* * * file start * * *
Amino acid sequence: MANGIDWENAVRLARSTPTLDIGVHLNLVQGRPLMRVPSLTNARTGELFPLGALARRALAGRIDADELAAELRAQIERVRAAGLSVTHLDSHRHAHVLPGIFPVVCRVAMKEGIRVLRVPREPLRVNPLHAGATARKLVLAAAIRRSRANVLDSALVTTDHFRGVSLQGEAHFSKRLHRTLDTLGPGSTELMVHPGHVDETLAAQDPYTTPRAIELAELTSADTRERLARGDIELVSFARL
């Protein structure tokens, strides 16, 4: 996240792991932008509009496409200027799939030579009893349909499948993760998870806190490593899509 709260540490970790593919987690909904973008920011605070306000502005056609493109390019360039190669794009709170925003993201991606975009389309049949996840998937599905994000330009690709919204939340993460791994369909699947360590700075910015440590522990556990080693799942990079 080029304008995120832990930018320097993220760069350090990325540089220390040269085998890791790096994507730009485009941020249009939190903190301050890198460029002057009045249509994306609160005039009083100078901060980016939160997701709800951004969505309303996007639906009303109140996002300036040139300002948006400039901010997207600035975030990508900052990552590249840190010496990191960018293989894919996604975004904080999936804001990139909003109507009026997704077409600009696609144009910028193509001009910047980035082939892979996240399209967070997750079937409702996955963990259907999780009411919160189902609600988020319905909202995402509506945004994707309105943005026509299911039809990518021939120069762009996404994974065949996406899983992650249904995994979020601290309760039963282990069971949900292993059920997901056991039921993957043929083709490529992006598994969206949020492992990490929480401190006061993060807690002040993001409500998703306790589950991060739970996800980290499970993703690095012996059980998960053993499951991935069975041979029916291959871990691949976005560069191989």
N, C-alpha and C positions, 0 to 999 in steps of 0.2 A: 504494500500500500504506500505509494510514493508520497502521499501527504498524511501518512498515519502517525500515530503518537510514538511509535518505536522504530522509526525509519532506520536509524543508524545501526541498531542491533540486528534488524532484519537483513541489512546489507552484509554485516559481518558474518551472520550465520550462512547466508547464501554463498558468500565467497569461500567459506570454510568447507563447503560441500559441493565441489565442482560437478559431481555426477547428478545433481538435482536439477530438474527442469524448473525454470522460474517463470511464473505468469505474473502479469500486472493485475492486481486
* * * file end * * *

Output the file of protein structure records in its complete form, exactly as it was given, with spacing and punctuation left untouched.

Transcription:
Amino acid sequence: MANGIDWENAVRLARSTPTLDIGVHLNLVQGRPLMRVPSLTNARTGELFPLGALARRALAGRIDADELAAELRAQIERVRAAGLSVTHLDSHRHAHVLPGIFPVVCRVAMKEGIRVLRVPREPLRVNPLHAGATARKLVLAAAIRRSRANVLDSALVTTDHFRGVSLQGEAHFSKRLHRTLDTLGPGSTELMVHPGHVDETLAAQDPYTTPRAIELAELTSADTRERLARGDIELVSFARL
């Protein structure tokens, strides 16, 4: 996240792991932008509009496409200027799939030579009893349909499948993760998870806190490593899509 709260540490970790593919987690909904973008920011605070306000502005056609493109390019360039190669794009709170925003993201991606975009389309049949996840998937599905994000330009690709919204939340993460791994369909699947360590700075910015440590522990556990080693799942990079 080029304008995120832990930018320097993220760069350090990325540089220390040269085998890791790096994507730009485009941020249009939190903190301050890198460029002057009045249509994306609160005039009083100078901060980016939160997701709800951004969505309303996007639906009303109140996002300036040139300002948006400039901010997207600035975030990508900052990552590249840190010496990191960018293989894919996604975004904080999936804001990139909003109507009026997704077409600009696609144009910028193509001009910047980035082939892979996240399209967070997750079937409702996955963990259907999780009411919160189902609600988020319905909202995402509506945004994707309105943005026509299911039809990518021939120069762009996404994974065949996406899983992650249904995994979020601290309760039963282990069971949900292993059920997901056991039921993957043929083709490529992006598994969206949020492992990490929480401190006061993060807690002040993001409500998703306790589950991060739970996800980290499970993703690095012996059980998960053993499951991935069975041979029916291959871990691949976005560069191989």
N, C-alpha and C positions, 0 to 999 in steps of 0.2 A: 504494500500500500504506500505509494510514493508520497502521499501527504498524511501518512498515519502517525500515530503518537510514538511509535518505536522504530522509526525509519532506520536509524543508524545501526541498531542491533540486528534488524532484519537483513541489512546489507552484509554485516559481518558474518551472520550465520550462512547466508547464501554463498558468500565467497569461500567459506570454510568447507563447503560441500559441493565441489565442482560437478559431481555426477547428478545433481538435482536439477530438474527442469524448473525454470522460474517463470511464473505468469505474473502479469500486472493485475492486481486